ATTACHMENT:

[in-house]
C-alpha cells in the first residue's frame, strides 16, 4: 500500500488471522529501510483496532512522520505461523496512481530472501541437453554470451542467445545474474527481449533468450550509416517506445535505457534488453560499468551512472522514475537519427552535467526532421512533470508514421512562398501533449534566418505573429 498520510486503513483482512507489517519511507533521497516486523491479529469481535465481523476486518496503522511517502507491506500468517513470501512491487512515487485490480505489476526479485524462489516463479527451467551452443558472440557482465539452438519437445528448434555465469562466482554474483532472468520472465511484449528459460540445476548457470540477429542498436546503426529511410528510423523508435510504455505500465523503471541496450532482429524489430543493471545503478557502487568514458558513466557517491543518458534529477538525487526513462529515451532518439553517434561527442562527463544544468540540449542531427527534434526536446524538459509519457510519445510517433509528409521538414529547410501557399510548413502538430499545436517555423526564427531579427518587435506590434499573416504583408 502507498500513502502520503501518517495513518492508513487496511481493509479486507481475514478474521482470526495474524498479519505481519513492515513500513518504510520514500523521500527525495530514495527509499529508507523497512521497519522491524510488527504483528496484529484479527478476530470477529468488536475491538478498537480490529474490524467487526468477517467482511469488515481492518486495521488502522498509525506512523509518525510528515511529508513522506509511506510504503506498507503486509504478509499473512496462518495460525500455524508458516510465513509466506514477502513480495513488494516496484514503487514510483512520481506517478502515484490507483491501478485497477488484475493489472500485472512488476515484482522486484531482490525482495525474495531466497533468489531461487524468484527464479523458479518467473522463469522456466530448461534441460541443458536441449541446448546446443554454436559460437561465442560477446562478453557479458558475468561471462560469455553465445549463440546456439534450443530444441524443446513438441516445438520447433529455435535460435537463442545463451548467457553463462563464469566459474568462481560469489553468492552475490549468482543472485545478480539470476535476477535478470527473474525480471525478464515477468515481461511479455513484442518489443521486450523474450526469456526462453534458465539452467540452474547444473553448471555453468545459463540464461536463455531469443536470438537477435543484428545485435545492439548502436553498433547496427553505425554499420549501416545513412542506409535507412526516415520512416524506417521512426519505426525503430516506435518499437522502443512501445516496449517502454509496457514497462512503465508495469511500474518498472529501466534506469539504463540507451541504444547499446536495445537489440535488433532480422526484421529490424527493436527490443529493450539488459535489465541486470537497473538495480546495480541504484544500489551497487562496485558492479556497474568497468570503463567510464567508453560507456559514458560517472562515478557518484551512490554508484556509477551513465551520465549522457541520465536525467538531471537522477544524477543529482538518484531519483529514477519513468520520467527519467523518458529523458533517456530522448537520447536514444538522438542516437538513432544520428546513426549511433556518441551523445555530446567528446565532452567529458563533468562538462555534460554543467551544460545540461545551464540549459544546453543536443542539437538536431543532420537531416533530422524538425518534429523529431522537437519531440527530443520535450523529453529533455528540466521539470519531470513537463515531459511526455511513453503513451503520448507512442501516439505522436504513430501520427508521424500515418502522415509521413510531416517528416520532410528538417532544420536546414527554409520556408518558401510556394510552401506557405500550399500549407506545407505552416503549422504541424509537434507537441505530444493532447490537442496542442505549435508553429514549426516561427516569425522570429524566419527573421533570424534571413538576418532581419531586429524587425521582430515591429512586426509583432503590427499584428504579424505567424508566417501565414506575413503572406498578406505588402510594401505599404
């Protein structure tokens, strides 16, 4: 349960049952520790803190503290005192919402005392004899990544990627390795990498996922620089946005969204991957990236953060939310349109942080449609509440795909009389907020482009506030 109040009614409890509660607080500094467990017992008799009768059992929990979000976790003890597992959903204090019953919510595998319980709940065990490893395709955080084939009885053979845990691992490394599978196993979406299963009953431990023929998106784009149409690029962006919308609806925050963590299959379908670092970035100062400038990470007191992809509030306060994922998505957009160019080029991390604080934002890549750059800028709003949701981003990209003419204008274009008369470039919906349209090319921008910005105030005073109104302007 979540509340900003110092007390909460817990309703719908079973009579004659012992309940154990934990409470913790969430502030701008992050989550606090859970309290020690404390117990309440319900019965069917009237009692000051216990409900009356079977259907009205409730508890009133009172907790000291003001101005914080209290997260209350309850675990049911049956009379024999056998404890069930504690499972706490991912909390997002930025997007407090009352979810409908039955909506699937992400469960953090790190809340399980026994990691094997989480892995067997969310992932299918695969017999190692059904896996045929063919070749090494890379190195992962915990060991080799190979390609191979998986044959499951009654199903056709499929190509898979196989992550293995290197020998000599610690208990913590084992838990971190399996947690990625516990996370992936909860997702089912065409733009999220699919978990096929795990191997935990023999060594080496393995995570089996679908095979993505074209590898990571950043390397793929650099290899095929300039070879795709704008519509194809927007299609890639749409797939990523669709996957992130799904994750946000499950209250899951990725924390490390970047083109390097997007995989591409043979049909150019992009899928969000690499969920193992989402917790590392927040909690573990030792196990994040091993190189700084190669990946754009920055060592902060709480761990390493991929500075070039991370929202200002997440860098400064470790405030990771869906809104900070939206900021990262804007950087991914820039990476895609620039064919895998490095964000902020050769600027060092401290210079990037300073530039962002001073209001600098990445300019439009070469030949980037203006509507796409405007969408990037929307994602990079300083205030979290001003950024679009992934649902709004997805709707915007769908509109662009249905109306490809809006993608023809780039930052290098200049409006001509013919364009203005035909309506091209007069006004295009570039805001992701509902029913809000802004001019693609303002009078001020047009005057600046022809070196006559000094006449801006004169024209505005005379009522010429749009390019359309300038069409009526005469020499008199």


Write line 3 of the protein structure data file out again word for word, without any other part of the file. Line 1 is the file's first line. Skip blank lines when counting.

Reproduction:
């Protein structure tokens, strides 16, 4: 349960049952520790803190503290005192919402005392004899990544990627390795990498996922620089946005969204991957990236953060939310349109942080449609509440795909009389907020482009506030 109040009614409890509660607080500094467990017992008799009768059992929990979000976790003890597992959903204090019953919510595998319980709940065990490893395709955080084939009885053979845990691992490394599978196993979406299963009953431990023929998106784009149409690029962006919308609806925050963590299959379908670092970035100062400038990470007191992809509030306060994922998505957009160019080029991390604080934002890549750059800028709003949701981003990209003419204008274009008369470039919906349209090319921008910005105030005073109104302007 979540509340900003110092007390909460817990309703719908079973009579004659012992309940154990934990409470913790969430502030701008992050989550606090859970309290020690404390117990309440319900019965069917009237009692000051216990409900009356079977259907009205409730508890009133009172907790000291003001101005914080209290997260209350309850675990049911049956009379024999056998404890069930504690499972706490991912909390997002930025997007407090009352979810409908039955909506699937992400469960953090790190809340399980026994990691094997989480892995067997969310992932299918695969017999190692059904896996045929063919070749090494890379190195992962915990060991080799190979390609191979998986044959499951009654199903056709499929190509898979196989992550293995290197020998000599610690208990913590084992838990971190399996947690990625516990996370992936909860997702089912065409733009999220699919978990096929795990191997935990023999060594080496393995995570089996679908095979993505074209590898990571950043390397793929650099290899095929300039070879795709704008519509194809927007299609890639749409797939990523669709996957992130799904994750946000499950209250899951990725924390490390970047083109390097997007995989591409043979049909150019992009899928969000690499969920193992989402917790590392927040909690573990030792196990994040091993190189700084190669990946754009920055060592902060709480761990390493991929500075070039991370929202200002997440860098400064470790405030990771869906809104900070939206900021990262804007950087991914820039990476895609620039064919895998490095964000902020050769600027060092401290210079990037300073530039962002001073209001600098990445300019439009070469030949980037203006509507796409405007969408990037929307994602990079300083205030979290001003950024679009992934649902709004997805709707915007769908509109662009249905109306490809809006993608023809780039930052290098200049409006001509013919364009203005035909309506091209007069006004295009570039805001992701509902029913809000802004001019693609303002009078001020047009005057600046022809070196006559000094006449801006004169024209505005005379009522010429749009390019359309300038069409009526005469020499008199």